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The Fantastical Food Universe Of Fungi

World Eats

by Jeff Heilman
World Eats Variety of Mushrooms (Photo by New Africa)

Rich in vitamins, antioxidants, minerals, protein, and essential amino acids, fungi have a giant vocabulary in the culinary world.

Variety of Mushrooms (Photo by New Africa)

Spawning from decaying animal and plant tissue as the spore-bearing fruit of fungi, mushrooms may seem the least appetizing food on Earth.

Yet they possess inestimable mystique, power, and beauty. Their benefits are still being discovered, and they are used in feeding, nourishing, and healing much of the natural world, humans included.

There are an estimated 100,000 mushroom species and millions of fungi, including micro-organisms such as yeast and mold. All mushrooms are fungi, but not all fungi produce mushrooms. Breaking down most organic matter, including the Corpse Finder which digests bone, fungi are great decomposers that sustain virtually all plant life by nourishing and regenerating soil.

Microscopic fungal spores are everywhere, while vast networks of fungal filaments, or mycelium, underlie forest floors, farms, and other natural surfaces. Like human neurons, they intelligently transmit electrical impulses that scientists recently quantified as language with up to 50 words. Communicating and partnering with plants, trees, and other species, fungi are, in the words of legendary British natural historian Sir David Attenborough, “essential links in the cycle of life.” As fungi go, so goes the health of the planet.

Chicken of the Woods (Photo by Wildspawn Mushroom)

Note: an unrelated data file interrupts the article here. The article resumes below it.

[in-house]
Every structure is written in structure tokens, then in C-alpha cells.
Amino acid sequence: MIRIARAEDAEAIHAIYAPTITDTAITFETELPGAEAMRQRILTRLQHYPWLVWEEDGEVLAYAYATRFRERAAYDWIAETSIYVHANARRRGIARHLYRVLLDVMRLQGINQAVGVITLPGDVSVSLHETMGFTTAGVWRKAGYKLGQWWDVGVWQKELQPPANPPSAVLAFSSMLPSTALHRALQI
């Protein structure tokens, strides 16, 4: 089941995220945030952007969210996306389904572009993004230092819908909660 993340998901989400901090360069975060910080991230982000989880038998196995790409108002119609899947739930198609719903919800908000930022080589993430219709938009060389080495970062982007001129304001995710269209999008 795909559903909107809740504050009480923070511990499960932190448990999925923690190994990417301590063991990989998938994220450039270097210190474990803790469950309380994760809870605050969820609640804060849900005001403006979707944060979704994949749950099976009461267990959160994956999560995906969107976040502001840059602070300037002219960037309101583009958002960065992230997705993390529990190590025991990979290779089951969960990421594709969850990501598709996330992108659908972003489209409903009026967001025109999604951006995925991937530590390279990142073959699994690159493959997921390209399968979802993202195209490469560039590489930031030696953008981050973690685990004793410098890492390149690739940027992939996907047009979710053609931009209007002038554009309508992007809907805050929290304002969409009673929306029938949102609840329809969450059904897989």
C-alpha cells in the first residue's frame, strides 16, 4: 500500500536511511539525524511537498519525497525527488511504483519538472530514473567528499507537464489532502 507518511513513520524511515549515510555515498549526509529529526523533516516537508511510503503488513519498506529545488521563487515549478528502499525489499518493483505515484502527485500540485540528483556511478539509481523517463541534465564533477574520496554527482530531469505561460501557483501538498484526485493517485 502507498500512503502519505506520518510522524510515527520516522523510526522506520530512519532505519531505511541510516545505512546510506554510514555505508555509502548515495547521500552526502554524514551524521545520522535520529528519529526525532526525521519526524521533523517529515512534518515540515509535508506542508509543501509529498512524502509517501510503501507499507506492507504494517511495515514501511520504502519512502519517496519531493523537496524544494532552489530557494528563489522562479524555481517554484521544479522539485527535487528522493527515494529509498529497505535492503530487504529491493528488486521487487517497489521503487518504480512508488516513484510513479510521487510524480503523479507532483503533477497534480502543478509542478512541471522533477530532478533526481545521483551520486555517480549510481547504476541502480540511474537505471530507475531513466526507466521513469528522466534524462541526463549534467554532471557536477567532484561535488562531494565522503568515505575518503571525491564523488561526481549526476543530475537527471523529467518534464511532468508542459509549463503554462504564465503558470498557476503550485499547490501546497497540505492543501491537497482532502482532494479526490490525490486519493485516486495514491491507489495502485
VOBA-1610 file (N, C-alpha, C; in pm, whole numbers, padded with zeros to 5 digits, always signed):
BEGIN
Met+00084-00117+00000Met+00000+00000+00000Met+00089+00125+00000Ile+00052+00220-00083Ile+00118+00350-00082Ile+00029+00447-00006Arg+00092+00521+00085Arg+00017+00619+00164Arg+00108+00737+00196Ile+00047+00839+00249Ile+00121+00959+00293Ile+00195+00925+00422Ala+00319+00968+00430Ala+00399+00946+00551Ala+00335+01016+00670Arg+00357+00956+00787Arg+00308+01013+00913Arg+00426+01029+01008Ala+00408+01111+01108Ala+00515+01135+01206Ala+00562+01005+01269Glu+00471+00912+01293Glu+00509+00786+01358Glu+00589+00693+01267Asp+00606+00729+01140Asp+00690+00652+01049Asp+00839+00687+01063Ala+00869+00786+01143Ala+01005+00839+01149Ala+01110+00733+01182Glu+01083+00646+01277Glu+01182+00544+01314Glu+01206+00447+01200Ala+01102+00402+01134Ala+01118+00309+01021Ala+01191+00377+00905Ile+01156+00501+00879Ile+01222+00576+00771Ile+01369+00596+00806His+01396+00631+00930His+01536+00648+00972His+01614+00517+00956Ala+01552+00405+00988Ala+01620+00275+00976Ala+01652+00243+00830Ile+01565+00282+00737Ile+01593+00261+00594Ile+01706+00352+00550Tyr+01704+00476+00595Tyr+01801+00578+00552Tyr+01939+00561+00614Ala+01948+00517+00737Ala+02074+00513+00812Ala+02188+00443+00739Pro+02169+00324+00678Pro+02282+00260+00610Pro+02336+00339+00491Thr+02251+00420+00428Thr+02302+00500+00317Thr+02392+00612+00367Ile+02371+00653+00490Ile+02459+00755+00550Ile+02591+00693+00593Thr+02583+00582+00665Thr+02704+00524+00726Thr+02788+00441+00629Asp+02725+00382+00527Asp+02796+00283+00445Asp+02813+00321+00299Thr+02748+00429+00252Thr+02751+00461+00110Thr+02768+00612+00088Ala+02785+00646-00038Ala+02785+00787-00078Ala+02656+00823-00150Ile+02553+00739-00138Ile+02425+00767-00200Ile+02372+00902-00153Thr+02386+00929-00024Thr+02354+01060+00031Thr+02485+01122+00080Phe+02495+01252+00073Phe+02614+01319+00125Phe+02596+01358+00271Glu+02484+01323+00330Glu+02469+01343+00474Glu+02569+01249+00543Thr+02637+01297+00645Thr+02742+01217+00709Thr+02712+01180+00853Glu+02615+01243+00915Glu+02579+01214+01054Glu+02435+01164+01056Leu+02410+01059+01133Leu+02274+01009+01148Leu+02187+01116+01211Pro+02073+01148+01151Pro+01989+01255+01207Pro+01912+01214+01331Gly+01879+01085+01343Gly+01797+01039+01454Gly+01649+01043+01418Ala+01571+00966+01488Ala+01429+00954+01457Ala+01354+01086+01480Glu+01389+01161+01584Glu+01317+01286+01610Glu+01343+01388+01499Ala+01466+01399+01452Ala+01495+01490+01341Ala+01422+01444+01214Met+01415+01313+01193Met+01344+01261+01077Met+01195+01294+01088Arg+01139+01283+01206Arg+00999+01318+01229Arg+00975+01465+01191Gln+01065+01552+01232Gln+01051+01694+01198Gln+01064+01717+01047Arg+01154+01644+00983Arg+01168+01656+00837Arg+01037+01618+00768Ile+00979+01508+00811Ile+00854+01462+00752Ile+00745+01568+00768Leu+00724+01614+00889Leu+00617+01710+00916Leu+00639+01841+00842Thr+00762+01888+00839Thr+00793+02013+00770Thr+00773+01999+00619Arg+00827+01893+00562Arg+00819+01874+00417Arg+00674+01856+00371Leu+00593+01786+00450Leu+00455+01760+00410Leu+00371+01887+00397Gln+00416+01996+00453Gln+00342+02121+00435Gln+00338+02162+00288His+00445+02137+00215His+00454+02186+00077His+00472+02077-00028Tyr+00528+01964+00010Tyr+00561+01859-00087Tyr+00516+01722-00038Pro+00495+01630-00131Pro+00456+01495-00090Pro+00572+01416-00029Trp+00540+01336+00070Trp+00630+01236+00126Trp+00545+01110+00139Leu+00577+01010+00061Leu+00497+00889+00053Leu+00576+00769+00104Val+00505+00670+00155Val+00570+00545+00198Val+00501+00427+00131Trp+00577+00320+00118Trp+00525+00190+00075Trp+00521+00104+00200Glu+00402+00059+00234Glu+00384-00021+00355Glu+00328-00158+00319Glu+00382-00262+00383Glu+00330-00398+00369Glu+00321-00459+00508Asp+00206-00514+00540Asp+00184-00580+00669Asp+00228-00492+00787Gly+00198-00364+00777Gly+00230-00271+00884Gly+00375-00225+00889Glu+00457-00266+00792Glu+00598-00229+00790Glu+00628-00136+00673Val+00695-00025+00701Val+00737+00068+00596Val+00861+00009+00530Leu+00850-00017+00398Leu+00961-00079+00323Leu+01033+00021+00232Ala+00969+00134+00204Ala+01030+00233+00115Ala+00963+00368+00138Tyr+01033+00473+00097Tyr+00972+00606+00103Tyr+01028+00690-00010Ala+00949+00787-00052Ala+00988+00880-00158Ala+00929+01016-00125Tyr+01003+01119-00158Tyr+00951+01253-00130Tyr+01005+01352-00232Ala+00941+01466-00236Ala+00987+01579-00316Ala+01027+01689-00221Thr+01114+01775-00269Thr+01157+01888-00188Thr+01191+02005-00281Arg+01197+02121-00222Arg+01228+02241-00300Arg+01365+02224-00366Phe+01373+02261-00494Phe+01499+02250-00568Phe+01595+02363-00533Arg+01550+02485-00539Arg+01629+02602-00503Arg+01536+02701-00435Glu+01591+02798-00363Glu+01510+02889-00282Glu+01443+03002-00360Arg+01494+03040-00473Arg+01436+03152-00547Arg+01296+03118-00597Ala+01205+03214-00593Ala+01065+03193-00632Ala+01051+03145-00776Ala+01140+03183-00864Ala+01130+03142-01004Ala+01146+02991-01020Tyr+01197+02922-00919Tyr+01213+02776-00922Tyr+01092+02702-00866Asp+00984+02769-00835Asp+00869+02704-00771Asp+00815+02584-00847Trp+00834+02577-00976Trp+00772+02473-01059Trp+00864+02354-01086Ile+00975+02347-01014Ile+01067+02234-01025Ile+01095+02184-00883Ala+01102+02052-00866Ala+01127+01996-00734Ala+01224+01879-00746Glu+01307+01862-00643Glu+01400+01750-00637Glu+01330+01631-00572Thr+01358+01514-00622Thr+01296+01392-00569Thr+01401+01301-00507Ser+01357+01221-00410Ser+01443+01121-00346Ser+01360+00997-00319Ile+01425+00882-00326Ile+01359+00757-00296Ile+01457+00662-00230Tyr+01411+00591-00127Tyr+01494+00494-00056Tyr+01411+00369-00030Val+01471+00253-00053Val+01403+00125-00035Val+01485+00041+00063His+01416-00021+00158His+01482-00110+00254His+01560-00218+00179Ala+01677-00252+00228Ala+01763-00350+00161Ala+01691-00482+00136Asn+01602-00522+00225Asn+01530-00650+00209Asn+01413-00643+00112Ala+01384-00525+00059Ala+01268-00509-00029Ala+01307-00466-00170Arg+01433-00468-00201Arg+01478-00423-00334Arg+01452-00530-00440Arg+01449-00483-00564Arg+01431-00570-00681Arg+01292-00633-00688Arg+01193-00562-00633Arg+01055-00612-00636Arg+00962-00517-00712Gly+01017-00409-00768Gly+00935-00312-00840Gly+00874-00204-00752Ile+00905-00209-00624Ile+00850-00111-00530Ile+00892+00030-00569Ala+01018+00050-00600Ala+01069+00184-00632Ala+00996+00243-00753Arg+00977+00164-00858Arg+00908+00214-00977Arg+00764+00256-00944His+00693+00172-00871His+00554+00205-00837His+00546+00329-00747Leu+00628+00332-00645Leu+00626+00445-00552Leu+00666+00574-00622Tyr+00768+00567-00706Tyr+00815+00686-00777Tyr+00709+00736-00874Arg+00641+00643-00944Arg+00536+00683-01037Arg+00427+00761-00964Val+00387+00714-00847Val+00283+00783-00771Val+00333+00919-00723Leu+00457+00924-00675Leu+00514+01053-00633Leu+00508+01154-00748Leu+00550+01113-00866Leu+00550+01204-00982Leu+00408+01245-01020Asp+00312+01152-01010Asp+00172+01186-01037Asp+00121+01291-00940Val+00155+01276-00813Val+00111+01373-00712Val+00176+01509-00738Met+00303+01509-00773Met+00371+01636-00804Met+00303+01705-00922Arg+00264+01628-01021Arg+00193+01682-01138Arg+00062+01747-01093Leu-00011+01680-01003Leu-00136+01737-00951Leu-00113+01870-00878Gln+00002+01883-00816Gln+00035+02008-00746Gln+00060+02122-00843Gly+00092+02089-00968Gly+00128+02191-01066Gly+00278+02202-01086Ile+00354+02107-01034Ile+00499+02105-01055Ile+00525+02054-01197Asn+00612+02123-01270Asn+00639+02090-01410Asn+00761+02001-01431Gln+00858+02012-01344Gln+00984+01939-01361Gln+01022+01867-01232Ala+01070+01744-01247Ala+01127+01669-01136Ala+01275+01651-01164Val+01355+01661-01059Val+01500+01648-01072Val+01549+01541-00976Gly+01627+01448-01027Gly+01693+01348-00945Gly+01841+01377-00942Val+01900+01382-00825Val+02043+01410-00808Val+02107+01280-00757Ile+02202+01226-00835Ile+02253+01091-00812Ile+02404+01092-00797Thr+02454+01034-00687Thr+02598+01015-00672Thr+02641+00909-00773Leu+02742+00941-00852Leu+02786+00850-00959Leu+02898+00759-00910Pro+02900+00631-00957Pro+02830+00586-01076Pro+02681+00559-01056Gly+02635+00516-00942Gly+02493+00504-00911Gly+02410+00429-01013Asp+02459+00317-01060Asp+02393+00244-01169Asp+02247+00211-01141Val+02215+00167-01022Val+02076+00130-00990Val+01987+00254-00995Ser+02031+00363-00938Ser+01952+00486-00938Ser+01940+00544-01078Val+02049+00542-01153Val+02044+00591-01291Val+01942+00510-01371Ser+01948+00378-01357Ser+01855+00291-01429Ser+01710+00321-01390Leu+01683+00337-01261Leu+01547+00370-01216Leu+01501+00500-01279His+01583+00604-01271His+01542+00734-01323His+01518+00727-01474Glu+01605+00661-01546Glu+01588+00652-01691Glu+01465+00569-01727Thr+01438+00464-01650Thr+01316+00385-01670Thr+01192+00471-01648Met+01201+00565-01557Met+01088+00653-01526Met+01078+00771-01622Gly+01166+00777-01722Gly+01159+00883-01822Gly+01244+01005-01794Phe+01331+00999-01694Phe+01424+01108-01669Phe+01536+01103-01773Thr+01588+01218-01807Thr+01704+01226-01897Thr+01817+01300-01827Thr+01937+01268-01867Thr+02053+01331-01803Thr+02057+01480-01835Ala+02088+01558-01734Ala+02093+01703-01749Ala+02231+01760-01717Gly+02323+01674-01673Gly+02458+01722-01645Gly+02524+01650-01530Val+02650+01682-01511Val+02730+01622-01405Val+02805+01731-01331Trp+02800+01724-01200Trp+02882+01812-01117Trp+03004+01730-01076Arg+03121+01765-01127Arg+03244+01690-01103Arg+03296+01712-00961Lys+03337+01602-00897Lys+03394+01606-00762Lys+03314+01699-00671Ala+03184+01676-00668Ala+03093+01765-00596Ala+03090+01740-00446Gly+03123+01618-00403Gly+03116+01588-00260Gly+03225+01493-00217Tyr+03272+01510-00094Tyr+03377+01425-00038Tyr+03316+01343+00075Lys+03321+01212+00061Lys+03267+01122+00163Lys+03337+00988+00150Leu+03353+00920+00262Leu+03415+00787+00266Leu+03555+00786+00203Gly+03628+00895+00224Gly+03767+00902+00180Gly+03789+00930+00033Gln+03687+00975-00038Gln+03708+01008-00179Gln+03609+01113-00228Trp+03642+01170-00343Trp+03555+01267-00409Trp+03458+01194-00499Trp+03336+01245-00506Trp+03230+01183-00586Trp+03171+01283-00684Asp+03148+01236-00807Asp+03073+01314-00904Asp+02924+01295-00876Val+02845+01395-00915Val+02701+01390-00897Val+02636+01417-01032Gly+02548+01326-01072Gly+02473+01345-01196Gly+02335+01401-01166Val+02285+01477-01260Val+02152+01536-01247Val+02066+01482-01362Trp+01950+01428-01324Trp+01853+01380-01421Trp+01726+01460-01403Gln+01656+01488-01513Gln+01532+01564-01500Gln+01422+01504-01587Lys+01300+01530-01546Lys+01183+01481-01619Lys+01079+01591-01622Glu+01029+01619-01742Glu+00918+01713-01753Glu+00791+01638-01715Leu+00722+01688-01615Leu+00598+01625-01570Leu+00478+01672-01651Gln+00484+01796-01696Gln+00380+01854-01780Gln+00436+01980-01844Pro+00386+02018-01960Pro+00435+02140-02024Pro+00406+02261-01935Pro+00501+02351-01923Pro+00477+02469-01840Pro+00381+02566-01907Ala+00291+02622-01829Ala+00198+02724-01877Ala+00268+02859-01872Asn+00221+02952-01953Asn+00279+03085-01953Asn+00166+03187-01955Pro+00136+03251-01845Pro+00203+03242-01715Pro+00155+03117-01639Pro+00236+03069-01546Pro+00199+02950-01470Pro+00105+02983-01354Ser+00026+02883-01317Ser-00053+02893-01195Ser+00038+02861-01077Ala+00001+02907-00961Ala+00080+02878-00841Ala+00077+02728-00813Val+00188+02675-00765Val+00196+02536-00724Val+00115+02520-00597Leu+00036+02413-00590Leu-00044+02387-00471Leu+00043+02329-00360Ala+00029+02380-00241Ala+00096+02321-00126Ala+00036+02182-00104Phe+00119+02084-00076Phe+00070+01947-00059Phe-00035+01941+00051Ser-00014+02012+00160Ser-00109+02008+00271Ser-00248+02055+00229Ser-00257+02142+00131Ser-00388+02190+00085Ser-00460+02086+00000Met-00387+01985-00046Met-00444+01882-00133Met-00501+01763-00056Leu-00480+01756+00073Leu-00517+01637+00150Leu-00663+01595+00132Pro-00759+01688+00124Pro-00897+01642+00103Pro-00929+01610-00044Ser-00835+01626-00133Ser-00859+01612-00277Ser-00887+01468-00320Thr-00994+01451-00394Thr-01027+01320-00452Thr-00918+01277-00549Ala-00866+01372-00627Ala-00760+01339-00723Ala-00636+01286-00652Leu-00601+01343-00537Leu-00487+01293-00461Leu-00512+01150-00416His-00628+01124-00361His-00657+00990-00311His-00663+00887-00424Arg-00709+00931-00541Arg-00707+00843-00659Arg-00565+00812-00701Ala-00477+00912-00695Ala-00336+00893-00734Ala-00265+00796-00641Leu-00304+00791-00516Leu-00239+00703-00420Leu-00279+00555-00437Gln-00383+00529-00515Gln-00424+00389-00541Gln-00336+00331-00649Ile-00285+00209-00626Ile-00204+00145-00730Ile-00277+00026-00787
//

Chicken of the Woods (Photo by Wildspawn Mushroom)

Rich in vitamins, antioxidants, minerals, protein, and essential amino acids, fungi have a giant vocabulary in the culinary world. As scientists learn more about fungi, Michelin-starred chefs, mixologists, manufacturers, and other players across the food chain are having a field day with fungal fruits, including exploring new frontiers in nutrition, medicine, and sustainability.

An estimated 2,100 mushrooms are safe to eat. Bringing unique aromas and flavors to a broad spectrum of dishes, their globe-spanning diversity, often steeped in legend and lore, is remarkable. The most common is the versatile button or white mushroom, which, depending on size, also goes by baby bella, cremini, and portobello. Favored by King Louis XIV, the related “Champignon de Paris” (Paris mushroom) was originally cultivated in the city’s catacombs.

Celebrated in Japan as the “dancing (nymph) mushroom” for its nutritional and health properties, the maitake, or Hen of the Woods, is among several master meat mimics. Named for their distinctive red color and shellfish-like odor, lobster mushrooms taste like mild white fish.